2) The government can borrow to increase spending, thus stimulating demand and increasing GDP, thus increasing tax revenues, allowing the government to service the debt it has incurred.

"In a private company, if you are losing money you cut until revenues meet expenses"

Clearly you have never worked in a high-tech startup.

Many businesses "lose" money for years before they start making profits. They borrow money to invest in future growth, much as the US government can borrow to invest in future growth.

Anonymous said...

As a left-wing Brit, I'm curious what your view is on the Arizona laws to force Police to check papers of suspected illegal immigrants?

Surely this is additional state action that will push up labour costs - a typical act of Liberal governments, except its the republicans.

Dave said...

Something else, Eric. Re this:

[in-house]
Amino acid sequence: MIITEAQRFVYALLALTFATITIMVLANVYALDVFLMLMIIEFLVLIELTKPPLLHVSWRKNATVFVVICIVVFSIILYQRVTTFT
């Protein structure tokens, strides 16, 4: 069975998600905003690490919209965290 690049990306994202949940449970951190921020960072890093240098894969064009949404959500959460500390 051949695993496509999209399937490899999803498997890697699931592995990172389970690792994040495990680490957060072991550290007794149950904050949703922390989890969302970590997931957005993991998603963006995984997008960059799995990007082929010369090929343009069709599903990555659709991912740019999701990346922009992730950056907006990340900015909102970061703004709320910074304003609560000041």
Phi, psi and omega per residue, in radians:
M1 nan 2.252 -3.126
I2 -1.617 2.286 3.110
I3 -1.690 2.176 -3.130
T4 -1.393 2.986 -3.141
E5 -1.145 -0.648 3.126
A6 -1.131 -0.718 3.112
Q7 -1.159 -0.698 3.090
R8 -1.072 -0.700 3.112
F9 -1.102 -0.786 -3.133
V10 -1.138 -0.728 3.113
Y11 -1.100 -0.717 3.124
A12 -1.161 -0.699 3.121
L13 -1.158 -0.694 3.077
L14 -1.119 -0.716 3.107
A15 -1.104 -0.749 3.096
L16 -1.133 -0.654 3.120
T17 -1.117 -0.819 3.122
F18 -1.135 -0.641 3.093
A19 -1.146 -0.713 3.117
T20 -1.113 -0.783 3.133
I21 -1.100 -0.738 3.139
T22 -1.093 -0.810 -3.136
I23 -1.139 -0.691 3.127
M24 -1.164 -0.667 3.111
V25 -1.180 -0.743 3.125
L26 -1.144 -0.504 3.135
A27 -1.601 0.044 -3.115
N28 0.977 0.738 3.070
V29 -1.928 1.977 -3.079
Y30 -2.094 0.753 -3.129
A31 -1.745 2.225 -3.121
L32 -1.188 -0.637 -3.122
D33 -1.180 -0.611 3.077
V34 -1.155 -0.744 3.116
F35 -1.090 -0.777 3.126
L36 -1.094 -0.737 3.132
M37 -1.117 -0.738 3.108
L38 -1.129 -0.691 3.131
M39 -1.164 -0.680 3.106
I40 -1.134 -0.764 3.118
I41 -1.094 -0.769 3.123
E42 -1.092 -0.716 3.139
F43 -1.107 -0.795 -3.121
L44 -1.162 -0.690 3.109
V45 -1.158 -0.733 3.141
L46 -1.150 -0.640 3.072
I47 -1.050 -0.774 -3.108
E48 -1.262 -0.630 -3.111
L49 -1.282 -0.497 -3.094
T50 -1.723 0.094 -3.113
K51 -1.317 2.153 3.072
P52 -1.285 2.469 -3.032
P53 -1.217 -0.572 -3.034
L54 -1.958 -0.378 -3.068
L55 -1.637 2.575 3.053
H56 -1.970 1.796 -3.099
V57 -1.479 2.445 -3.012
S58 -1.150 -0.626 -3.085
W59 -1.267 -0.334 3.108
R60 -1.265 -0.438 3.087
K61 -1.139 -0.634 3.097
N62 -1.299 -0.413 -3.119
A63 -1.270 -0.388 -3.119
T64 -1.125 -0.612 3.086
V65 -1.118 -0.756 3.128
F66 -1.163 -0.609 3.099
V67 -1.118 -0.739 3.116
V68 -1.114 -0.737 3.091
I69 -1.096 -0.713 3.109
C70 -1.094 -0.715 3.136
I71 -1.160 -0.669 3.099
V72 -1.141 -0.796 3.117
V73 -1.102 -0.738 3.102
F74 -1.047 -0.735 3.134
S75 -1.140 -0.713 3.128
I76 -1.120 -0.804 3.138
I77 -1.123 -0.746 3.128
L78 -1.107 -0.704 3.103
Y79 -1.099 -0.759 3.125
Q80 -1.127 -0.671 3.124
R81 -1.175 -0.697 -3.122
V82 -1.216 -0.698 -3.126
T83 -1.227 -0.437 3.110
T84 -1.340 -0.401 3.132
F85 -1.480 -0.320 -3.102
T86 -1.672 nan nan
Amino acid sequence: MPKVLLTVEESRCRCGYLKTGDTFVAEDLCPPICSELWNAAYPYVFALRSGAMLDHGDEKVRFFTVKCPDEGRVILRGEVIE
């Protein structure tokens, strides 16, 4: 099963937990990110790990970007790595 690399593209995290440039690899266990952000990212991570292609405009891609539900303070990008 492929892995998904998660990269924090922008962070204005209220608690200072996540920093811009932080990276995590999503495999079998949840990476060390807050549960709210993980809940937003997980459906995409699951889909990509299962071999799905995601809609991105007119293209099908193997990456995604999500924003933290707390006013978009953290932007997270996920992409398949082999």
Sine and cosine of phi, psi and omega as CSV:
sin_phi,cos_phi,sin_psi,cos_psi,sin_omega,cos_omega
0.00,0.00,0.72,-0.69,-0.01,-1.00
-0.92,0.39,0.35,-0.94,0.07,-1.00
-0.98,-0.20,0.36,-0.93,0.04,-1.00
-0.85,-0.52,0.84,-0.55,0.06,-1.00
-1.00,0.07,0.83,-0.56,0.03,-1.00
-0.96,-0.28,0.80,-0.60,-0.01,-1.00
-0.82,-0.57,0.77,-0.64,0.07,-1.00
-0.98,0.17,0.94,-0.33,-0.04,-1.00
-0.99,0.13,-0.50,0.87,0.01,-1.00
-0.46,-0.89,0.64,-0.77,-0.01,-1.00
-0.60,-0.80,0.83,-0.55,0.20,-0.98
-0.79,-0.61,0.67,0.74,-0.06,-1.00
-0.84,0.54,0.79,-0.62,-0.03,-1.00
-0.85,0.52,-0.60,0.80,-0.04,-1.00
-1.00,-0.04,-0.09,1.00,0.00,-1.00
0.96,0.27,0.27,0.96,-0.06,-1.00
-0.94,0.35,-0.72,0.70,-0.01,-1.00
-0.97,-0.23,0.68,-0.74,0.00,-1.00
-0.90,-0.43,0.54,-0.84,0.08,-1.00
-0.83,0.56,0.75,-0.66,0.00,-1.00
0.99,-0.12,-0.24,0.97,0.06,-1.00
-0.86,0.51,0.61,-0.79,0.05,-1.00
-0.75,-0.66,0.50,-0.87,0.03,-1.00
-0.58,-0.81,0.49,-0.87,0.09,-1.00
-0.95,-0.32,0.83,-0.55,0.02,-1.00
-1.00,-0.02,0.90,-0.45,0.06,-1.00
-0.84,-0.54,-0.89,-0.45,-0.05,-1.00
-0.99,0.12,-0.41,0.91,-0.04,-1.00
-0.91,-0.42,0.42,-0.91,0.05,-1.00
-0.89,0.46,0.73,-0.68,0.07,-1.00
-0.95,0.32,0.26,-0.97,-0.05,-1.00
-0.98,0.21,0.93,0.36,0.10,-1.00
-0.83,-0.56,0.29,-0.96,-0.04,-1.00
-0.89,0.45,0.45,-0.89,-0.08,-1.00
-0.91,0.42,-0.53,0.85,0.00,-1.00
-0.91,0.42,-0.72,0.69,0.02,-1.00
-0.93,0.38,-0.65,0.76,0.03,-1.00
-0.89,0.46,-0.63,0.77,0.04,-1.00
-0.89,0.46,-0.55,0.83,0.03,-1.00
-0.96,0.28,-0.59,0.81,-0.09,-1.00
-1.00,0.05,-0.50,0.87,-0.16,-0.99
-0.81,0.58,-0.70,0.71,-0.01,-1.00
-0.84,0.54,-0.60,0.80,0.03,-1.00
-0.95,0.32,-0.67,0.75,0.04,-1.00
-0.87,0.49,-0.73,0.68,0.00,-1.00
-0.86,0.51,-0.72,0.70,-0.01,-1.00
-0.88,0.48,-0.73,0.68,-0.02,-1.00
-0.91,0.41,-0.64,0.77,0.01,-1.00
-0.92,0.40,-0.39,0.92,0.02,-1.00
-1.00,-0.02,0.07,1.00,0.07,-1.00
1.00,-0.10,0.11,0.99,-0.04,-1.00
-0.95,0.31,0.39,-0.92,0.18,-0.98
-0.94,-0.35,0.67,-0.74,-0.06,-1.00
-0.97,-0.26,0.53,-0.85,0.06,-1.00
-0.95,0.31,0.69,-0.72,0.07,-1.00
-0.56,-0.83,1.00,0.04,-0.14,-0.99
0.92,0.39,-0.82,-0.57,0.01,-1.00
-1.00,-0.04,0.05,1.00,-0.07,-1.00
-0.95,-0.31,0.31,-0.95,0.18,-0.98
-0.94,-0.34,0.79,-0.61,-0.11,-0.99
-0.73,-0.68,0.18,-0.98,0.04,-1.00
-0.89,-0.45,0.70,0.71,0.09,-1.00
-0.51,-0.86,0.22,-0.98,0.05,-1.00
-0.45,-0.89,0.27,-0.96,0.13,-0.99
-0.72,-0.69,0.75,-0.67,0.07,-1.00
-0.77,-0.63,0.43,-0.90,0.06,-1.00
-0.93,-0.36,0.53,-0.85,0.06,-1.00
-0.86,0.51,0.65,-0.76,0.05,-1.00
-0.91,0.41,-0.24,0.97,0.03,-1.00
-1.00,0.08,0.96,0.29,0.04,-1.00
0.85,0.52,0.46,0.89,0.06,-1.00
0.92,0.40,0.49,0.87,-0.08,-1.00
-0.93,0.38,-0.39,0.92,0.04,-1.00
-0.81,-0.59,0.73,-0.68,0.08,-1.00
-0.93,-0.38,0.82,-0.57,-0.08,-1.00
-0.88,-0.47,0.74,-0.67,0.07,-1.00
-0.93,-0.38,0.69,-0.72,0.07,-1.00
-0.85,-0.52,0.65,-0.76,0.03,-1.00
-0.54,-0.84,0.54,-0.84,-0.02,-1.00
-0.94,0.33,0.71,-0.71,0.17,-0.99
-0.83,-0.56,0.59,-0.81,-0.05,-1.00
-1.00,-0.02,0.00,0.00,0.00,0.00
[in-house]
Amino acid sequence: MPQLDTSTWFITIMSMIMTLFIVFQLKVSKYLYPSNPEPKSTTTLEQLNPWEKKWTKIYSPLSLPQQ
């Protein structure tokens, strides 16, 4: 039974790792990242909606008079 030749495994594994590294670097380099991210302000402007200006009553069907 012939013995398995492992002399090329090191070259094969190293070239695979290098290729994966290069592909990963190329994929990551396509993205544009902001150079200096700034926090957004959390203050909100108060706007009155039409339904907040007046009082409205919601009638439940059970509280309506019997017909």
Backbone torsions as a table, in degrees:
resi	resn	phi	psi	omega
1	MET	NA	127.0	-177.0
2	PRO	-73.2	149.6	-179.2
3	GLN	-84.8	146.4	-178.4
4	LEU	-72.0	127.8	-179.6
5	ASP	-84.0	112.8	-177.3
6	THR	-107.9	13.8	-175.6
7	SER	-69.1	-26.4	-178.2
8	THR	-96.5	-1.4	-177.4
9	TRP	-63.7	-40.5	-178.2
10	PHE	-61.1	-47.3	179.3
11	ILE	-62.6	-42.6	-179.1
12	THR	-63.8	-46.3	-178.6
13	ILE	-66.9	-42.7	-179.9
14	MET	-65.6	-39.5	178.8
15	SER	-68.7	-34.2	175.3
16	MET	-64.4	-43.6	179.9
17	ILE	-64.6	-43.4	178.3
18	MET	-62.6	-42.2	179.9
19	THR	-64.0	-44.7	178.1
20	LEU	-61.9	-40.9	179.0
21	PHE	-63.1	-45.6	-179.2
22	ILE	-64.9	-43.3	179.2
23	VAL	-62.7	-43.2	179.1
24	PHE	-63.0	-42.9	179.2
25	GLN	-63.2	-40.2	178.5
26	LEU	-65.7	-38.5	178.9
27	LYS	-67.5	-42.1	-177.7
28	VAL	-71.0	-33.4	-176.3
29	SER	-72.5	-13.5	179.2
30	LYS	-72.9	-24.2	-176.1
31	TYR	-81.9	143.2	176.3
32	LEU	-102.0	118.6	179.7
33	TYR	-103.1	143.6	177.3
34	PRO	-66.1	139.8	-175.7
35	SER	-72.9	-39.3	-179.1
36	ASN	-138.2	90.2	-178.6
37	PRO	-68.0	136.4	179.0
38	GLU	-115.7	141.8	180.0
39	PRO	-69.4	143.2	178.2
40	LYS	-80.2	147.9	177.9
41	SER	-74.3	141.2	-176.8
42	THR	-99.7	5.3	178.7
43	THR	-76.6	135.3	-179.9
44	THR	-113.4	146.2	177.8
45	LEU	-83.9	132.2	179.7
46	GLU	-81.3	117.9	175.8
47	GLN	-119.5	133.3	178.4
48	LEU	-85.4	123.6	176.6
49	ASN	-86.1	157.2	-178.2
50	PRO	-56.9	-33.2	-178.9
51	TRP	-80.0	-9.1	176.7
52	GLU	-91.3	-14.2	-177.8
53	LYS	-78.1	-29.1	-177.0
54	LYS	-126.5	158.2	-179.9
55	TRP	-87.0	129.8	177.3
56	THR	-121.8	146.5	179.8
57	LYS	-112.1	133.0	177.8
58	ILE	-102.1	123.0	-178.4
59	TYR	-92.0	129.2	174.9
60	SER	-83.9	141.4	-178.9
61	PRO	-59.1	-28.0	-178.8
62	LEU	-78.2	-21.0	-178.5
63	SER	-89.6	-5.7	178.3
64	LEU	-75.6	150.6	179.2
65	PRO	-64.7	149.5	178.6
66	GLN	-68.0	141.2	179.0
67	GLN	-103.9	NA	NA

"An interesting issue is why doesn't the bottom 51% of a democracy simply expropriate the rich every couple of years."

Historically, hasn't the belief of the bottom 51% in their potential for upward mobility been part of the reason? Also, I think the notion of fair play in a meritocracy and the desire not to kill the golden geese have been factors too. After all, Reagan got political traction with a lot of working class voters by arguing that if you didn't soak the rich, they'd be more likely to take risks, and create jobs.

I think all three of those beliefs have taken a beating recently though. Polls show increasing percentages of Americans think their children will do worse than them in life. And the huge paydays at government-rescued financial firms that make most of their revenues trading their own books don't inspire a lot of confidence in the idea of fair play. In addition, the disconnect between healthy financial industry profits and the sagging real economy raises doubts about any trickle down effects from the rich to the rest.